During a routine inspection

We used a number of different methods to help us understand the experiences of people using the service. This was because people using the service had complex needs which meant not everyone was able to tell us their experiences. One person told us “staff are very kind.”

We observed staff were attentive to people’s needs. We talked with staff and they showed a detailed knowledge of the people they were caring for. Staff told us they used this information to meet individual needs. We looked at care records relating to five people. They showed people’s likes and dislikes and life history were recorded. Staff told us they used this information to ensure care was appropriate and to build a rapport with people.

All the people and relatives we spoke with talked positively about the cleanliness in the home and had no concerns. One person showed us their room and told us “I keep my room the way I like it. Staff come in every morning and clean my floors and bathroom, it’s always clean.” Care staff demonstrated a good understanding of infection control. We were shown around all aspects of the home and found it to be clean and tidy.

We spoke with the provider and manager about recruitment when we visited. We looked at records which showed there were effective recruitment and selection processes in place.

We looked at quality information and how this was audited. We saw the provider had recorded information about accidents and incidents and evaluated these for potential service improvements. We looked at five people’s care records and found the monitoring and audits of some care, and the delivery of some care was not consistent. This meant processes set up to ensure care and treatment plans were evaluated were not effective for all people.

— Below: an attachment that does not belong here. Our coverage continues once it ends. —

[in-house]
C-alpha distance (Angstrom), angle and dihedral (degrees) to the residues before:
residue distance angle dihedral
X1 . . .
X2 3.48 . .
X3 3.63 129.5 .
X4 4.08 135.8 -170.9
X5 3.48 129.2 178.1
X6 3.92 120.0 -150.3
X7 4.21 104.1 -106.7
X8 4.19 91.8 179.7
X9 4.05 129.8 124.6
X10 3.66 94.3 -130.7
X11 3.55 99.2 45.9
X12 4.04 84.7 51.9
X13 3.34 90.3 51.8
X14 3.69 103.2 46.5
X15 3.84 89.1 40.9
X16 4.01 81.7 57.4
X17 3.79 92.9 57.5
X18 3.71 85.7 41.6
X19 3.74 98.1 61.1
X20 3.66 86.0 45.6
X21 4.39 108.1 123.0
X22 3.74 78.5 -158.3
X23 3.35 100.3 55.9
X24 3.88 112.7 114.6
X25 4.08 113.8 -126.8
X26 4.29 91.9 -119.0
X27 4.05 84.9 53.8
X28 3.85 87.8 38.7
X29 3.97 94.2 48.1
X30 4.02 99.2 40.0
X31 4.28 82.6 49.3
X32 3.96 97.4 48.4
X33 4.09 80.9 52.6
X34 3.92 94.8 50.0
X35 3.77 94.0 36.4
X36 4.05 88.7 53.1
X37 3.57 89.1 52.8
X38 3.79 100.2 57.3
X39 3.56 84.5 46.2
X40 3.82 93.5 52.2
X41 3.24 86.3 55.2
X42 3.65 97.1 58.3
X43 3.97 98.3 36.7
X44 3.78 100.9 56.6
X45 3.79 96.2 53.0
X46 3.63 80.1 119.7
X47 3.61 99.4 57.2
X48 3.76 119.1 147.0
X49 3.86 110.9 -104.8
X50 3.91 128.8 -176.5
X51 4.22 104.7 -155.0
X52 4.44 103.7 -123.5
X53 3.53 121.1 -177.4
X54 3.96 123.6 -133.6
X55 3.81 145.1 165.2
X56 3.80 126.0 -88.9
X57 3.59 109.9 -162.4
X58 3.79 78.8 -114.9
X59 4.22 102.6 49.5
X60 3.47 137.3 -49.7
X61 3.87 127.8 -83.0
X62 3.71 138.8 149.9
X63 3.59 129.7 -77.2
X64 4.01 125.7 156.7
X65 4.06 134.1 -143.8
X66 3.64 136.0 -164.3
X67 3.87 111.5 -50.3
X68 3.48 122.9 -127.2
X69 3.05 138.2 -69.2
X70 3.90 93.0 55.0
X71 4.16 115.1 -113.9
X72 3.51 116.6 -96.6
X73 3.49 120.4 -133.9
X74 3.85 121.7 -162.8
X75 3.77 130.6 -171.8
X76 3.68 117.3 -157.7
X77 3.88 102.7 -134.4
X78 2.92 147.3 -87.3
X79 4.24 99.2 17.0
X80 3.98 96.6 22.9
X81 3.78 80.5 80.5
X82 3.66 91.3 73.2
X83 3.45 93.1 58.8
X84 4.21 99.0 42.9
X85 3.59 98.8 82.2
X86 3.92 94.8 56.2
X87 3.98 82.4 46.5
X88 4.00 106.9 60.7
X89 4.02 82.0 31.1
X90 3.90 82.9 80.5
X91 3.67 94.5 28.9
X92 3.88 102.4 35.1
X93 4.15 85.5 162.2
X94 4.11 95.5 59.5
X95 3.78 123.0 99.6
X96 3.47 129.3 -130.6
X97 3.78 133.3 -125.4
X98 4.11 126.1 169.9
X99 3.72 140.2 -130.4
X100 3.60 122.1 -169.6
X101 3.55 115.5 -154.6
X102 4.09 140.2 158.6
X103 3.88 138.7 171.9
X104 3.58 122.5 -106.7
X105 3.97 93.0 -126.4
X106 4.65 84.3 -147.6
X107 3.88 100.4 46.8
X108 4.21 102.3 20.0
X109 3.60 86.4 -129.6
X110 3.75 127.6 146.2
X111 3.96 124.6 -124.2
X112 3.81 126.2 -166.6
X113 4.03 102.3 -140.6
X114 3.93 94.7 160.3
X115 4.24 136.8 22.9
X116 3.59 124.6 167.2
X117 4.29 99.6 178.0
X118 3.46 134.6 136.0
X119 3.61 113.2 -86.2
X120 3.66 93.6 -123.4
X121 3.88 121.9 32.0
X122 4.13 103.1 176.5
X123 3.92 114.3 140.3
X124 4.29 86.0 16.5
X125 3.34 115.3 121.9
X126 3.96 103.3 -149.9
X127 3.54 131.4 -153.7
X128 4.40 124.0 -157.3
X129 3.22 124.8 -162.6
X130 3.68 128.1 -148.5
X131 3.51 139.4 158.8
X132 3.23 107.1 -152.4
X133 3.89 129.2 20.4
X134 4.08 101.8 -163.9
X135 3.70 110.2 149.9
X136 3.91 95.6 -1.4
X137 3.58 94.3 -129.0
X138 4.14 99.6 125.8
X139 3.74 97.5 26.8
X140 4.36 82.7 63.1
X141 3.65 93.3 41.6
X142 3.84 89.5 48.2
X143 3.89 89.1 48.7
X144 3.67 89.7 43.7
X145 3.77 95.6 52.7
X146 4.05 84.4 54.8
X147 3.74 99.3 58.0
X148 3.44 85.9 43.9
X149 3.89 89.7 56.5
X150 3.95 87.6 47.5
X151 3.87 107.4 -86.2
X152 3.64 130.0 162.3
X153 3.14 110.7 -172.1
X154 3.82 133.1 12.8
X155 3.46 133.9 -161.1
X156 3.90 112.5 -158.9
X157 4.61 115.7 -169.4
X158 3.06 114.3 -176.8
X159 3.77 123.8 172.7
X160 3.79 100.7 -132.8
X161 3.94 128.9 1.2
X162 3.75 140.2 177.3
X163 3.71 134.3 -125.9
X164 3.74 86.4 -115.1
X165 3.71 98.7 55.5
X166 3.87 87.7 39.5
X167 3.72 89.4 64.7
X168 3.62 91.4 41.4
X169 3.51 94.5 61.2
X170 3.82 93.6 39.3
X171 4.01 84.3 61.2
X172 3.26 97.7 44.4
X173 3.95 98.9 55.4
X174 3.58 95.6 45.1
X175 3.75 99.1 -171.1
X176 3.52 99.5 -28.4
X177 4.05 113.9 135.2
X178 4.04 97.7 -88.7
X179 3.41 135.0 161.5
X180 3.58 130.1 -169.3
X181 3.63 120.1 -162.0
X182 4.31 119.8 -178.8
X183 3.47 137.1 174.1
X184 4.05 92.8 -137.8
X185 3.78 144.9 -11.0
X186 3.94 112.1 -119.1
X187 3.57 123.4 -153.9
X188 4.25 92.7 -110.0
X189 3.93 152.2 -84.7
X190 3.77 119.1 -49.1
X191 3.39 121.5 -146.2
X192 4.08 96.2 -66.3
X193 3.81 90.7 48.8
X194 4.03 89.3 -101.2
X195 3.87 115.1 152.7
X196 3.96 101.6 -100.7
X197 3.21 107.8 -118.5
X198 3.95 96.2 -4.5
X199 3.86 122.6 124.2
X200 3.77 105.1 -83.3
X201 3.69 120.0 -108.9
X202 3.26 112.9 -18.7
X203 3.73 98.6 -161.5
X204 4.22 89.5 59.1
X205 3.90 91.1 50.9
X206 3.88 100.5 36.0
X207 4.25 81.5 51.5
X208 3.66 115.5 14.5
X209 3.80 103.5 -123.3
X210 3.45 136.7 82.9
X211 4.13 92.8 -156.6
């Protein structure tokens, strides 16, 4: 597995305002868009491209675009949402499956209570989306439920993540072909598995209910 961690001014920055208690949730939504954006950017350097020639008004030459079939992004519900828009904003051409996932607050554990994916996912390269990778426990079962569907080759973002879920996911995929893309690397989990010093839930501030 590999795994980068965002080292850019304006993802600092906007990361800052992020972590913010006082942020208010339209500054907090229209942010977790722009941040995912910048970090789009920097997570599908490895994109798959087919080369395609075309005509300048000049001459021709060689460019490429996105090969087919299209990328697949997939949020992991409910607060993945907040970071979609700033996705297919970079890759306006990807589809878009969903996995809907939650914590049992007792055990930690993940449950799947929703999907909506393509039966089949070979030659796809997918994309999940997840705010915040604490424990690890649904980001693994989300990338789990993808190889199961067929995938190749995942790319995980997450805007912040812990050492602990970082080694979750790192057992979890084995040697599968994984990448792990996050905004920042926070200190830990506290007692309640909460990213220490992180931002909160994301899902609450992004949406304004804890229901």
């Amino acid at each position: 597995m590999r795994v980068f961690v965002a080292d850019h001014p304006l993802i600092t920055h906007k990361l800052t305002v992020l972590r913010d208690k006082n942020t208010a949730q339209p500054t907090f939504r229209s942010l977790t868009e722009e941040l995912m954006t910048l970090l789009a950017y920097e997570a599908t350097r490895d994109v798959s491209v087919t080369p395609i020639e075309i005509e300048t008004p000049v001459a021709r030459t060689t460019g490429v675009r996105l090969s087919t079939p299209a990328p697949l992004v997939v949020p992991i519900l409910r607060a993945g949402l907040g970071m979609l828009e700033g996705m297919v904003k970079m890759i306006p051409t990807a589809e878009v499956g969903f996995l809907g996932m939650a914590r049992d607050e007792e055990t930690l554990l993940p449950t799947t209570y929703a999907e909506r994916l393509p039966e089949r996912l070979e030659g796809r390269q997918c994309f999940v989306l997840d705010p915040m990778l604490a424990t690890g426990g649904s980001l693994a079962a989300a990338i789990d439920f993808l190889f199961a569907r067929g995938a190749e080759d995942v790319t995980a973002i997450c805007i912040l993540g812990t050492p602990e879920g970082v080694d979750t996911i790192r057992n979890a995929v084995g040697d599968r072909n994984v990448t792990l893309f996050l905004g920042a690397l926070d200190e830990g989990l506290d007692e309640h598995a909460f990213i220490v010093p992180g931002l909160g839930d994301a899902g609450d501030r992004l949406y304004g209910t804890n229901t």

Inspection carried out on 4 July 2012

During a routine inspection

We visited Culverhayes Nursing Home on 4 July 2012 and spent the day at the service. Culverhayes was divided into three distinct areas. The area called ‘Culver’ could accommodate 19 people; ‘Hayes’ could accommodate 26 people; and ‘Lymore’ 20 people. Each area was covered by a registered nurse and varying numbers of care staff, dependent upon the shift concerned and needs of people. The home had two dedicated activities coordinators and a professional kitchen providing three meals a day.

We met and talked with people who were living at the home on the day we visited. The home was accommodating 65 people, some of whom with a diagnosis of dementia and others with mental health needs. We were able to see all of the people living at the home on the day of our visit, although some were not well enough to communicate their views to us.

We met and talked with a number of visitors to the home, including relatives, carers and healthcare professionals. We talked with various members of the staff team, including the manager, nursing staff, care workers, the chef and kitchen staff, and the activities team.

During our visit we observed care given to people, looked at care records and talked with people and visitors about their experiences of Culverhayes Nursing Home. We talked with the staff about how people were able to provide consent. Staff told us about keeping people at the home safe from abuse and their training in this area. We looked at care records to see if the care people needed was understood and being safely delivered. Staff told us about their training and supervision and how they were supported to do their job.